Degree Name

Doctor of Philosophy


Department of Biology


In a comparison of a single mammalian (R. norvegicus) and reptilian species (A. vitticeps) of the same body weight and "preferred" body temperature,the metabolic capacity for energy production was assessed in liver, heart, brain, kidney, lung and skeletal muscle tissues by two methods: measurement of mitochondrial enzyme activity (cytochrome oxidase) and measurement of mitochondrial volume and membrane surface area densities. Both methods showed the mammal to possess an average 2-3 fold greater metabolic capacity per gram of tissue. When the larger relative tissue sizes of the mammal were included into the comparison the differences were increased to approximately 5 fold.

When the mitochondrial enzyme activities of the six mammalian and reptilian tissues were expressed per gram of tissue protein the differences were reduced. This was because all the reptilian tissues measured had significantly less protein per gram of tissue than the mammalian tissues. Isolated mitochondria from the same six tissues showed the mammalian mitochondria in general to have more protein and less lipid than the reptilian mitochondria and similar oxygen consumptions (measured using cytochrome oxidase) per mg of protein for liver, brain and kidney mitochondria. Isolated mammalian lung, heart and skeletal muscle mitochondria however, consumed twice the amount of oxygen consumed by the same reptilian mitochondria per gram of mitochondrial protein.

To assess the use of energy by the same mammalian and reptilian species the "in vitro" oxygen consumption of liver, kidney and brain tissues were measured. "Sodium dependent" metabolism (i.e., the amount of energy used on pumping Na+ out and K+ into the cells of tissues) was also measured in these tissues. The mammal had "in vitro" tissue metabolisms generally 4 times greater and spent 4 times more energy on Na+ pumping than did the same reptilian tissues. In the liver particularly this difference was 5 fold.

To examine the reasons for this difference in "sodium dependent" metabolism between the mammal and reptile, the liver cell membrane Na+ permeabilities of the mammal and reptile plus an amphibian, B. marinus were examined using primary monolayer liver cell culture. The mammalian liver cells were found to be 5 times more permeable to Na+ than either the reptilian or amphibian liver cells. This increased permeability of the endothermic liver cells probably accounts for the large differences in the amounts of energy used by the mammal and ectotherms on Na+ and K+ pumping. This inefficiency in terms of relative energy use of the mammalian cells compared to the ectothermic cells is postulated as having evolved as a means of increasing heat production.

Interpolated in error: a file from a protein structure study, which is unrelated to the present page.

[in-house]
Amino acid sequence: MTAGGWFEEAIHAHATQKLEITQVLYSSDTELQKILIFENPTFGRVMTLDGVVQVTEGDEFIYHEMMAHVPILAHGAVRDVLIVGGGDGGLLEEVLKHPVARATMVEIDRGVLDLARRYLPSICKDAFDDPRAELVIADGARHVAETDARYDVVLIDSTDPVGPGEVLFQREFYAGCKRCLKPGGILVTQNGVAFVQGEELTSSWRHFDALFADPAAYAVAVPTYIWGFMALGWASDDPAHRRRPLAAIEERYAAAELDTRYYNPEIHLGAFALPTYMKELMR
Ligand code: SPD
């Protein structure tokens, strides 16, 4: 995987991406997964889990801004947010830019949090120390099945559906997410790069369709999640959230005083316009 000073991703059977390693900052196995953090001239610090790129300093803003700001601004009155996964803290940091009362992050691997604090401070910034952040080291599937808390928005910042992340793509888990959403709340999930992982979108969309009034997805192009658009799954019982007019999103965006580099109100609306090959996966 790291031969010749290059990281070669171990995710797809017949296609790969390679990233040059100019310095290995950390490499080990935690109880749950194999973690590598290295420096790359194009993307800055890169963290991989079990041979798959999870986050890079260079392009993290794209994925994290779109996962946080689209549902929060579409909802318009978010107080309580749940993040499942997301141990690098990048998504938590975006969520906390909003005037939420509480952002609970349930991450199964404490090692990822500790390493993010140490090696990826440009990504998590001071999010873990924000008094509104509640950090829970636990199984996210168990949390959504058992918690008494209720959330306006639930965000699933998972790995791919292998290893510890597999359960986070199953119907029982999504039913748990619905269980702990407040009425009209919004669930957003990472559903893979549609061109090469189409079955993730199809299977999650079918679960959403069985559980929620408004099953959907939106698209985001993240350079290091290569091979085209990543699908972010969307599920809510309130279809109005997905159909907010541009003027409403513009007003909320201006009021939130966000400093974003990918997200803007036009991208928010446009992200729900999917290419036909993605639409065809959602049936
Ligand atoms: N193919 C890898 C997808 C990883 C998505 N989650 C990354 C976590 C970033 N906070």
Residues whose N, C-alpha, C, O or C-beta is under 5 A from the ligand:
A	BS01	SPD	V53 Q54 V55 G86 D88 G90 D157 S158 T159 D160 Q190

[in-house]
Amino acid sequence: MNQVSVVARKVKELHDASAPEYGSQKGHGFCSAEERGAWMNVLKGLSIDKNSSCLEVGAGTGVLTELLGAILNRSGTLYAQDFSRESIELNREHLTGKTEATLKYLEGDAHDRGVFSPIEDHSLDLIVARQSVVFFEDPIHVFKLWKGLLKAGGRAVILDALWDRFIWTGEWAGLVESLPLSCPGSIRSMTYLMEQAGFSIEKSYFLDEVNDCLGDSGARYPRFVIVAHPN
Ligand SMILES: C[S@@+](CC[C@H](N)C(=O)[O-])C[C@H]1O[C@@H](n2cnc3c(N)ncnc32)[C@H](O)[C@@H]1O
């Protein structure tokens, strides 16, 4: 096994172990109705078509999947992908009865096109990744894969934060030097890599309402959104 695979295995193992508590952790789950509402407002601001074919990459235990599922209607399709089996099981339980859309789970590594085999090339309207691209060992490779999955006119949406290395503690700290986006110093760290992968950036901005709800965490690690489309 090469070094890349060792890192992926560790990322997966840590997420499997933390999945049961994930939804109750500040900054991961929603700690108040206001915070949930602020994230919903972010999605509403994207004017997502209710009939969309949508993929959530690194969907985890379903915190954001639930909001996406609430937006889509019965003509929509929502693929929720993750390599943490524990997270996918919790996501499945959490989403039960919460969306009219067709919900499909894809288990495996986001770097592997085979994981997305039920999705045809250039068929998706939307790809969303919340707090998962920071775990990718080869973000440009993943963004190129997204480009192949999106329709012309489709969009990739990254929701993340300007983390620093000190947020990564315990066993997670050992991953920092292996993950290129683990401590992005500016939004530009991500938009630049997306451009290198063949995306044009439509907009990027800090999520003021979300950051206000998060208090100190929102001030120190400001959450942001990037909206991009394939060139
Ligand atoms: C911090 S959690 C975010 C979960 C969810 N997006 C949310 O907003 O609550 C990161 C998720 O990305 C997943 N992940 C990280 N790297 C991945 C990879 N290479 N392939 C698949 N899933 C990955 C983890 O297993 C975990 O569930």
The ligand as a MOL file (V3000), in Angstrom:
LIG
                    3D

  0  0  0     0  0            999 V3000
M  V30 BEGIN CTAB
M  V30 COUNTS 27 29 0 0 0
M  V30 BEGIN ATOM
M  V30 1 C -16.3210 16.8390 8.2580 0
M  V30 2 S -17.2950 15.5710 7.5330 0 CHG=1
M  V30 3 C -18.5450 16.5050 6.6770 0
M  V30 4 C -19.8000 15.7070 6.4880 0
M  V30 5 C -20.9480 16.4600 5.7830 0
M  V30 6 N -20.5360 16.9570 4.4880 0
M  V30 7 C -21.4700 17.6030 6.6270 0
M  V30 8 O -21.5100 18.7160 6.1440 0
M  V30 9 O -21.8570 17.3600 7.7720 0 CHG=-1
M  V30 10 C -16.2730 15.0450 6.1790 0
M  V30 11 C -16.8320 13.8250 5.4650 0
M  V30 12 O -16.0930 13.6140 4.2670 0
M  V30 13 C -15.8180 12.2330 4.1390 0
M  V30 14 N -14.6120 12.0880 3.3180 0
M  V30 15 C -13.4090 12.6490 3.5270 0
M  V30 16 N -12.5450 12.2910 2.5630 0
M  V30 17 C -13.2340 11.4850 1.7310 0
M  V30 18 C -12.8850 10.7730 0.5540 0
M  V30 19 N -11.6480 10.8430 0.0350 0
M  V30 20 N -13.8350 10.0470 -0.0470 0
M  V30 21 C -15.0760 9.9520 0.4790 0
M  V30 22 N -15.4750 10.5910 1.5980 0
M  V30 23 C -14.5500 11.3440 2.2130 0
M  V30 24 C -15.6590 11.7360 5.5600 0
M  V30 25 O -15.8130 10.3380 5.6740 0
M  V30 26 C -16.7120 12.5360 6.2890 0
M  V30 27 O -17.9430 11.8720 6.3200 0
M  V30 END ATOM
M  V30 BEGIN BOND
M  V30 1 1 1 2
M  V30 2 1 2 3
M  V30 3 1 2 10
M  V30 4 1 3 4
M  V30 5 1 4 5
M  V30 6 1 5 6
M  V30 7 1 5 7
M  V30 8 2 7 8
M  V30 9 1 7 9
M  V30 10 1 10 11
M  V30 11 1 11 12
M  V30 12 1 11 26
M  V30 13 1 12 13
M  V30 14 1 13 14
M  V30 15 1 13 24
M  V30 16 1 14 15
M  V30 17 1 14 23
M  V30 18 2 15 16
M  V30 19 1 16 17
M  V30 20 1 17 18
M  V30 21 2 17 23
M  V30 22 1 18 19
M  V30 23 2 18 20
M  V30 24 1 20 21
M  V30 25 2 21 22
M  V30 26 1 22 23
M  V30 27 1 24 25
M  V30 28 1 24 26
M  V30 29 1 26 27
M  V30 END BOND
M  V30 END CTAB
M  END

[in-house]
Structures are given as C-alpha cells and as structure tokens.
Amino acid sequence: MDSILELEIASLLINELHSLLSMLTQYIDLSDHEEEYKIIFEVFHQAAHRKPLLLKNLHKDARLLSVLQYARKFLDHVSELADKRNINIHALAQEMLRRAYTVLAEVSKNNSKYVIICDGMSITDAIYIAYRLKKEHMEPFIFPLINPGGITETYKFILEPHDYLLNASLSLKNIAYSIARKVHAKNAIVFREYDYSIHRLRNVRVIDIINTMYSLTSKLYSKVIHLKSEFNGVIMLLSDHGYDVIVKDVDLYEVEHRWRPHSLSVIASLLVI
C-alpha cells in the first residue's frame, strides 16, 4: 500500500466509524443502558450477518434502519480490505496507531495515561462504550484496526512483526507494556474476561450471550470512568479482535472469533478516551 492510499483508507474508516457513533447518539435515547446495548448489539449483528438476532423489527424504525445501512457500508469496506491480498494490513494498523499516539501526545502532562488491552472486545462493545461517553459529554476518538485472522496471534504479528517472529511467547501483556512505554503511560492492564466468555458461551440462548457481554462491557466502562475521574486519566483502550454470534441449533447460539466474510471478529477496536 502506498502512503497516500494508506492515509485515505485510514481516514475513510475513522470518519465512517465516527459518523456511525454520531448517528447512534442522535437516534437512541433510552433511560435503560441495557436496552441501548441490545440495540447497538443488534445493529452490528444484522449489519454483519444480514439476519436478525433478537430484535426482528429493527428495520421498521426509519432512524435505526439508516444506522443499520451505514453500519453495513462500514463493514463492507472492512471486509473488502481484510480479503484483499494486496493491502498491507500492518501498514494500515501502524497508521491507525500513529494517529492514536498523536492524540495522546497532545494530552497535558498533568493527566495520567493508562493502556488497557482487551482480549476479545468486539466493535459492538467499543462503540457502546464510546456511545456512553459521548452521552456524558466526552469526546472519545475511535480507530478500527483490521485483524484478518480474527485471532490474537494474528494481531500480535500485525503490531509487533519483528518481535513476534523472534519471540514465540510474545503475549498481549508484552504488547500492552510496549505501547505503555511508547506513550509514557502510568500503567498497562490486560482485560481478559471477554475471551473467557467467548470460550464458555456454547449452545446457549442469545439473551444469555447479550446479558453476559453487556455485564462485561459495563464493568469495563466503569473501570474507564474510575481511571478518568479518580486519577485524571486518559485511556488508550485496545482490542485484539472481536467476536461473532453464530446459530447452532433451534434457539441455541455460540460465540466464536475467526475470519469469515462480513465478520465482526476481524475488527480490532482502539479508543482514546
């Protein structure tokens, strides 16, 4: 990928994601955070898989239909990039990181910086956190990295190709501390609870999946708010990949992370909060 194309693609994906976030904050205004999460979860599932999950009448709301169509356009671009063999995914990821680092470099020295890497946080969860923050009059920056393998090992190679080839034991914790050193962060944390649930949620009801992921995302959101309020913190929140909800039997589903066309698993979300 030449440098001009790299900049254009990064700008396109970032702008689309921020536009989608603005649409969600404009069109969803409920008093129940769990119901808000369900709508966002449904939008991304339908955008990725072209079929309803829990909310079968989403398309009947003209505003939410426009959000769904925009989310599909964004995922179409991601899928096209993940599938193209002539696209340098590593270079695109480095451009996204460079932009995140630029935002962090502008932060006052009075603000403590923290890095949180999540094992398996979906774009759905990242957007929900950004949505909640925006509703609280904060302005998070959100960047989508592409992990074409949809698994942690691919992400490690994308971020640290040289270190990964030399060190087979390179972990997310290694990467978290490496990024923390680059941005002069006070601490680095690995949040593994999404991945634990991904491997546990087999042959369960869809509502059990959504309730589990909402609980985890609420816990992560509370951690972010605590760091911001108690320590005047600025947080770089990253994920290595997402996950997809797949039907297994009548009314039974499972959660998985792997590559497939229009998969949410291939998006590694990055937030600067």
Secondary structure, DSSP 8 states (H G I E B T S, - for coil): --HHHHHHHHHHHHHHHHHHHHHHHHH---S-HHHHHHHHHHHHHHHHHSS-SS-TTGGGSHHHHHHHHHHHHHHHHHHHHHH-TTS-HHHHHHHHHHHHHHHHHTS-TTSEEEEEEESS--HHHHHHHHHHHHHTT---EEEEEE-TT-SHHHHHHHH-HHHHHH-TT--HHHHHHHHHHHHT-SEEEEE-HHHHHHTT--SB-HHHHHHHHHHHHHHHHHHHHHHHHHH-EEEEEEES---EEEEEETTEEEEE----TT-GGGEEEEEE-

The effects of body size and phylogeny on metabolic capacities were examined by comparing the mitochondrial capacities of 6 mammalian and 4 reptilian species representing 100 fold body weight ranges. The mammals examined included 3 eutherian, 2 marsupial and a monotreme and the reptiles 2 saurian, 1 crocodilian and 1 testudine species. The tissues examined were the same six tissues previously mentioned. Allometric equations were derived for tissue weights, mitochondrial volume densities, internal mitochondrial membrane surface area densities, tissue mitochondrial membrane surface areas both per gram and per total tissue and summated tissue mitochondrial membrane surface areas.

For the mammals and reptiles studied a 100% increase in body size results in average increases of 68% in internal organ size and 107% in skeletal muscle mass. Similarly, total organ mitochondrial membrane surface areas increase in mammals and reptiles by an average 54% and for skeletal muscle by an average 96%. These values are similar to increases in standard (54 and 71%) and maximum (73 and 77%) organismal metabolism values found by other authors for mammals and reptiles respectively.

Although the allometric exponents or rates of change with increasing body size of the mitochondrial parameters in mammals and reptiles are statistically the same in general the total amount of mitochondrial membrane surface area in the mammalian tissues are four times greater than found in the reptilian tissues. These differences were not the result of any single "guantum" factor but are the result of the mammals having relatively larger tissues with a greater proportion of their volume occupied by mitochondria. Mitochondrial volume density from this present study would appear to be the major factor involved in changing weight specific metabolism of tissues both as a result of changes in body size and in the evolution of endothermy in mammals from reptiles.